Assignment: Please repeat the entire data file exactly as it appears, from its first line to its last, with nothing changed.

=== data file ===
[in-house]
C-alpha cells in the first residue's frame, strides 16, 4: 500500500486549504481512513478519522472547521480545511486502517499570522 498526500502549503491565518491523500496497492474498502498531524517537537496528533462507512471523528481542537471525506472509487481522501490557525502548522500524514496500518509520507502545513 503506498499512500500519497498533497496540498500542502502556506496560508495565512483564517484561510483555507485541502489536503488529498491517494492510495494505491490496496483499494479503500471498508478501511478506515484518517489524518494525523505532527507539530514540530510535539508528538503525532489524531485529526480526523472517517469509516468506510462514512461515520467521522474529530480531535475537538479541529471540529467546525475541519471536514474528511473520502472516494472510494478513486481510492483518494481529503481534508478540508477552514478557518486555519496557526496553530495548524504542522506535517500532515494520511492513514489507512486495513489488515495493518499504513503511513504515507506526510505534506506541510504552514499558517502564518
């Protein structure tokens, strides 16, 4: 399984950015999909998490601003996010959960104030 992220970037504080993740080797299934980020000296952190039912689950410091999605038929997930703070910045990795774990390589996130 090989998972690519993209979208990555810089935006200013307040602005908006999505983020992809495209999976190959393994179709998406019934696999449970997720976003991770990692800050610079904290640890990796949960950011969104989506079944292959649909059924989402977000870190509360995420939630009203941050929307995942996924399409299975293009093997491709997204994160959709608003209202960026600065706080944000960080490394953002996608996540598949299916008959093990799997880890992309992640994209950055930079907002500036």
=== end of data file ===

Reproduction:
[in-house]
C-alpha cells in the first residue's frame, strides 16, 4: 500500500486549504481512513478519522472547521480545511486502517499570522 498526500502549503491565518491523500496497492474498502498531524517537537496528533462507512471523528481542537471525506472509487481522501490557525502548522500524514496500518509520507502545513 503506498499512500500519497498533497496540498500542502502556506496560508495565512483564517484561510483555507485541502489536503488529498491517494492510495494505491490496496483499494479503500471498508478501511478506515484518517489524518494525523505532527507539530514540530510535539508528538503525532489524531485529526480526523472517517469509516468506510462514512461515520467521522474529530480531535475537538479541529471540529467546525475541519471536514474528511473520502472516494472510494478513486481510492483518494481529503481534508478540508477552514478557518486555519496557526496553530495548524504542522506535517500532515494520511492513514489507512486495513489488515495493518499504513503511513504515507506526510505534506506541510504552514499558517502564518
């Protein structure tokens, strides 16, 4: 399984950015999909998490601003996010959960104030 992220970037504080993740080797299934980020000296952190039912689950410091999605038929997930703070910045990795774990390589996130 090989998972690519993209979208990555810089935006200013307040602005908006999505983020992809495209999976190959393994179709998406019934696999449970997720976003991770990692800050610079904290640890990796949960950011969104989506079944292959649909059924989402977000870190509360995420939630009203941050929307995942996924399409299975293009093997491709997204994160959709608003209202960026600065706080944000960080490394953002996608996540598949299916008959093990799997880890992309992640994209950055930079907002500036």